Skip to main content

John Lydon - Rotten: No Irish. No Blacks. No Dogs book review

Sex Pistols’ old testament

John Lydon Rotten: No Irish. No Blacks. No Dogs book cover

It’s hard not to notice that this reprint of 1994’s Rotten comes in the wake of Lydon’s more recent and, one might suppose, more complete Anger Is An Energy: My Life Uncensored. So what’s the point in reading it? You might well ask.

Rotten and Anger are two very different propositions linked by a single crucial similarity. While Anger prides itself on being a prolonged ‘pub rant’ that insists, with metaphorical finger in your chest, that Lydon’s truth and Lydon’s truth alone will out, No Irish examines Rotten the Sex Pistol and the surprisingly squalid Finsbury Park upbringing that created Rotten the Sex Pistol.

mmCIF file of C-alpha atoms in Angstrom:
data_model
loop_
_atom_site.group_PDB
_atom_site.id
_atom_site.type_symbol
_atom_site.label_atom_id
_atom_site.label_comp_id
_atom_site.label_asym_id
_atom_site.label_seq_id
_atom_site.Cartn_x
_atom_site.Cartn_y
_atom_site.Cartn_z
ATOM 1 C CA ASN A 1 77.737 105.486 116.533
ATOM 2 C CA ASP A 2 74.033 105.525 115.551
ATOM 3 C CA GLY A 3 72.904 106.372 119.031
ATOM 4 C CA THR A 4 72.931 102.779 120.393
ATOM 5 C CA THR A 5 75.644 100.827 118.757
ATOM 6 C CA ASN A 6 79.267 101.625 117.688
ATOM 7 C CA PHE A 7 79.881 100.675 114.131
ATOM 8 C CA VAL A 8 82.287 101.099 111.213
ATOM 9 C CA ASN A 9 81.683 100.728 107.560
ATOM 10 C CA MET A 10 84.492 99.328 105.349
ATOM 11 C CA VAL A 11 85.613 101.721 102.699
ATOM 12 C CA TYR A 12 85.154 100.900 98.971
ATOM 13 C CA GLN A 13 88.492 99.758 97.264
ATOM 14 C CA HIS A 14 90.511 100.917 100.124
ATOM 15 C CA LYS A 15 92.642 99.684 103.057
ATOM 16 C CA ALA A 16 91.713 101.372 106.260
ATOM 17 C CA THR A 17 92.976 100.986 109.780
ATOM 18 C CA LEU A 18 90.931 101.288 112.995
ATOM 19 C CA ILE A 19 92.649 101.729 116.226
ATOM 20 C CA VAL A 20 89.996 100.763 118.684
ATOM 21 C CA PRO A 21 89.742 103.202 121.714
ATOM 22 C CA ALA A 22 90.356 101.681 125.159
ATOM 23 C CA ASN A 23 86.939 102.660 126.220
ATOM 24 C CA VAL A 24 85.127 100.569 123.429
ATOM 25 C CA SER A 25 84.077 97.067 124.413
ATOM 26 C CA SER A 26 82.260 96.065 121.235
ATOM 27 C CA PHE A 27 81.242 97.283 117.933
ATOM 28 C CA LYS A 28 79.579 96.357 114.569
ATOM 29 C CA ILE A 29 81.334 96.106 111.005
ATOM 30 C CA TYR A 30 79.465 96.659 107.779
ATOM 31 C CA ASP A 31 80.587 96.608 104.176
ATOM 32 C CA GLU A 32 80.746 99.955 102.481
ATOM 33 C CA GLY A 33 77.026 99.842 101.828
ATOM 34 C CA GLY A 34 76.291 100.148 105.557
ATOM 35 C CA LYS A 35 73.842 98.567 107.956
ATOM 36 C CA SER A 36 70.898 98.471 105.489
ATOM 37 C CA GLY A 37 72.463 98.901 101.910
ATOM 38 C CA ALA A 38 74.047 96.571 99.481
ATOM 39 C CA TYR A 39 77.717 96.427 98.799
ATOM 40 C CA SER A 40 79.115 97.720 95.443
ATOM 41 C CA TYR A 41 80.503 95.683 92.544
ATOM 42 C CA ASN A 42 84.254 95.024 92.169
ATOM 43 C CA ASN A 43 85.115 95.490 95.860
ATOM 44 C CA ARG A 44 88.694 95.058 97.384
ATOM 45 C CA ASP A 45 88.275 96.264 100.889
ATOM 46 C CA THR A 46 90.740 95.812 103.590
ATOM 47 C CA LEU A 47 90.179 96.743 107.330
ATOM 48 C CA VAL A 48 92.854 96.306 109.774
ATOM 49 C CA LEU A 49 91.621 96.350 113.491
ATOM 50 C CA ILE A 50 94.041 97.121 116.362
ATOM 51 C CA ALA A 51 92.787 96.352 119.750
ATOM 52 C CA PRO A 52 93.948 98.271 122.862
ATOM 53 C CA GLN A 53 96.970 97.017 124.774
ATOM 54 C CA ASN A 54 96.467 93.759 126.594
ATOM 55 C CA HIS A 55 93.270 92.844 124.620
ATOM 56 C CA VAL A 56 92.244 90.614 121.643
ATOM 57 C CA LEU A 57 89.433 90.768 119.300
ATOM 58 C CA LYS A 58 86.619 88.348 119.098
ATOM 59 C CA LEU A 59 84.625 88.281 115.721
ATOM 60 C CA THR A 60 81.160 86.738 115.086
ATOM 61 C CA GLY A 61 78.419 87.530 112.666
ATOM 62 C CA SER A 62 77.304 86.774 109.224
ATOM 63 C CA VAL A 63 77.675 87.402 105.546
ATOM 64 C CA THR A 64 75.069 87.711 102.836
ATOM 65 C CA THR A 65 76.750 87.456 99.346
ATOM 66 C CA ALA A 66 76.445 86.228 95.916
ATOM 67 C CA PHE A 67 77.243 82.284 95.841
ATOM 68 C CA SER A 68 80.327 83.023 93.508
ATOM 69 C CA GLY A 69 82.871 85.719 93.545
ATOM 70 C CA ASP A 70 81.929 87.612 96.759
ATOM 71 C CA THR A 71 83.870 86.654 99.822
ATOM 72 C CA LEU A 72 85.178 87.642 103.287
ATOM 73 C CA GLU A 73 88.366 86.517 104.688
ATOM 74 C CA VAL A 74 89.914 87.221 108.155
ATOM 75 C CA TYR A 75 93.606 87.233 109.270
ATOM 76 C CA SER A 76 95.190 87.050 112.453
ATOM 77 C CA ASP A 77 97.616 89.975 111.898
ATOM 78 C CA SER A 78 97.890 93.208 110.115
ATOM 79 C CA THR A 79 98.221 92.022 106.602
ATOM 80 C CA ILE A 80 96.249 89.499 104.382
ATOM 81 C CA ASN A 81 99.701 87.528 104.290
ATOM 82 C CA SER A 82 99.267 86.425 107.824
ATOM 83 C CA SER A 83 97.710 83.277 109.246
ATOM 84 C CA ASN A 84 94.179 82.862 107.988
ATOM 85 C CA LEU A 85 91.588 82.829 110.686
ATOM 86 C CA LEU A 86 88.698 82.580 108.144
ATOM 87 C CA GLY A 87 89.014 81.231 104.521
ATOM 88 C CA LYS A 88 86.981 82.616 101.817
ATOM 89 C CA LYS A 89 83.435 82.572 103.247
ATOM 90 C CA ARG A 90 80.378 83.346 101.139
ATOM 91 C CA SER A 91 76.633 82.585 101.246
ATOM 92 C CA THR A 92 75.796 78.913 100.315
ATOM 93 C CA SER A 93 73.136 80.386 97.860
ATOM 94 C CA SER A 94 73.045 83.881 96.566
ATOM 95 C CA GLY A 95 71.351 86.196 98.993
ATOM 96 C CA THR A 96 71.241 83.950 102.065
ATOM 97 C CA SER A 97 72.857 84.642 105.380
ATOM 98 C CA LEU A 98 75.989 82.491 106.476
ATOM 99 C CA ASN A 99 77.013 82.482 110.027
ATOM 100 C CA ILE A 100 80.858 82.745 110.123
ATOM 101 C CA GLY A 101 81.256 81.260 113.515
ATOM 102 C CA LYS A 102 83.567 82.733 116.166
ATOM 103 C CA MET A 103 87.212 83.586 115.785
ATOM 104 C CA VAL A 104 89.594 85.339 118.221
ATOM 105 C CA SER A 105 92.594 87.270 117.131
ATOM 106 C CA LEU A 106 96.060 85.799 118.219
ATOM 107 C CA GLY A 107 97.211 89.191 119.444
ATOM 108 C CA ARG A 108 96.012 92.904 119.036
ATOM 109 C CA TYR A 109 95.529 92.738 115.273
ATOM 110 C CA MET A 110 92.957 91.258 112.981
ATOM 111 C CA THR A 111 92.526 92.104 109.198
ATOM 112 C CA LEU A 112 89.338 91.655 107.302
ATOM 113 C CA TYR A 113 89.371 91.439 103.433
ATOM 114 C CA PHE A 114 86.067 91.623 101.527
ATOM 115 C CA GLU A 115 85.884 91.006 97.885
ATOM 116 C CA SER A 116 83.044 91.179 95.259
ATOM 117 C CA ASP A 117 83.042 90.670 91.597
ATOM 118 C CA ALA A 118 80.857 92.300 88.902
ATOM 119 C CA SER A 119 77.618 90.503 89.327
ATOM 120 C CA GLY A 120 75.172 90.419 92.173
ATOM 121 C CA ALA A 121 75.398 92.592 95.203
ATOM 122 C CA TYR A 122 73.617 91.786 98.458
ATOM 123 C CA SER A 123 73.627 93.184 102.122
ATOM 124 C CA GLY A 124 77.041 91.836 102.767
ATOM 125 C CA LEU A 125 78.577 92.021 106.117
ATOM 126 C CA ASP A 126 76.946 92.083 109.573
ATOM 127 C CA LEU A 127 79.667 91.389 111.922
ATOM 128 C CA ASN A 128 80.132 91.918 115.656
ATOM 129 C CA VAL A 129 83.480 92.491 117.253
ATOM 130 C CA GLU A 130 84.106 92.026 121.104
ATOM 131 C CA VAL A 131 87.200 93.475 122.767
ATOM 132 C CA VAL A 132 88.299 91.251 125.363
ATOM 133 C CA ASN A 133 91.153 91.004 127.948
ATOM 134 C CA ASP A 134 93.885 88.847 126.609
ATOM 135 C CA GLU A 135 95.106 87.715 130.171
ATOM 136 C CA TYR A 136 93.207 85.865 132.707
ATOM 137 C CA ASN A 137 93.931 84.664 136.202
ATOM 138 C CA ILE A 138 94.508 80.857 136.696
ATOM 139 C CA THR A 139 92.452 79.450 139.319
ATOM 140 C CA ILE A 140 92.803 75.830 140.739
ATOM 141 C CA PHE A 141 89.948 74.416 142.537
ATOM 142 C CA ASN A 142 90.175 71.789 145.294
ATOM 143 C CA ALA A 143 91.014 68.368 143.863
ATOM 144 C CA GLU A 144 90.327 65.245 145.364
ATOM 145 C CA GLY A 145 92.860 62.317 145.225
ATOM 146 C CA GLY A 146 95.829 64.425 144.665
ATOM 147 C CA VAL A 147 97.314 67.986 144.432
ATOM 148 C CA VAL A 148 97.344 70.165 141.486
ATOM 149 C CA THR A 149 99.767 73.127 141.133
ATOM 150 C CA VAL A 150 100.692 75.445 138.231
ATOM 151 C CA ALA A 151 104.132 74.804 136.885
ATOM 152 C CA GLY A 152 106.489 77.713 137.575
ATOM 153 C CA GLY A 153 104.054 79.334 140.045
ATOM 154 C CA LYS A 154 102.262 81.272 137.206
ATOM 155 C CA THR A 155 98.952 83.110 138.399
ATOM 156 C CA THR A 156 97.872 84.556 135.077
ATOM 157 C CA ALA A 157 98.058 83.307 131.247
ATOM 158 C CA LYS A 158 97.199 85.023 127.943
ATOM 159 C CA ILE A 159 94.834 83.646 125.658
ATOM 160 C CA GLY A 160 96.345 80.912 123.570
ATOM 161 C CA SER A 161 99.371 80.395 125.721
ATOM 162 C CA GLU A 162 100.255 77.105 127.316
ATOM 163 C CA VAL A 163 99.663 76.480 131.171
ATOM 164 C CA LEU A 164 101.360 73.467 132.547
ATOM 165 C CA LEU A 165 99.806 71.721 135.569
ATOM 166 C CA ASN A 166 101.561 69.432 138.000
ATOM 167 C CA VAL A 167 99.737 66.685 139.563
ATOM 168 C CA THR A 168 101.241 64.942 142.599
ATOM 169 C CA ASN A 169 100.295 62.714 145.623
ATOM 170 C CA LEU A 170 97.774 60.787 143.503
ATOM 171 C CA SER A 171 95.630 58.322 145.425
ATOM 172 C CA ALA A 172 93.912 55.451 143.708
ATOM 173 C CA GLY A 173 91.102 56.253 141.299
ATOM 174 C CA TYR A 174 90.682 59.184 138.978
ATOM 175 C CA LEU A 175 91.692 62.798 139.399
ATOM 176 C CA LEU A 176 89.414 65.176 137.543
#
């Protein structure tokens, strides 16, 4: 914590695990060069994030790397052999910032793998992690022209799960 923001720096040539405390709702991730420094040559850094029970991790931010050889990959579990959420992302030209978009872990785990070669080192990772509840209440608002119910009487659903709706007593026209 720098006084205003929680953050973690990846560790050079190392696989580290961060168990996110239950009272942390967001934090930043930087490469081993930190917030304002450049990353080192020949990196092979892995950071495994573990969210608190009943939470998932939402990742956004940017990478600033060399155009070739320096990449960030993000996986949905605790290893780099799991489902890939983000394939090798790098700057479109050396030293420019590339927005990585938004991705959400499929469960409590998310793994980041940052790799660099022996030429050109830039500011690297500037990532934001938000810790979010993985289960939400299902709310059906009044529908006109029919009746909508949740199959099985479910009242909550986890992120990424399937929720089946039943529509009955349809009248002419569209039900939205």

With the assistance of other voices – Chrissie Hynde, Billy Idol, Paul Cook and Steve Jones – it presents a 360-degree pen-portrait of a man who was (across ’77’s anarchic UK, at least) punk incarnate. The unifying factor that deems both memoirs essential is Lydon’s extraordinary voice, as powerful, engaging, snippy and fascinating in print as it is in person.

Like it or not, Lydon’s a national treasure, a glorious irritant, a compulsively honest voice you can trust, if not always agree with. So read his rotten book. Read them both, in fact.

Ian Fortnam

Commissioning both album reviews and live reviews, Classic Rock reviews editor Ian has been fearlessly filtering the rock from the cock since 2003.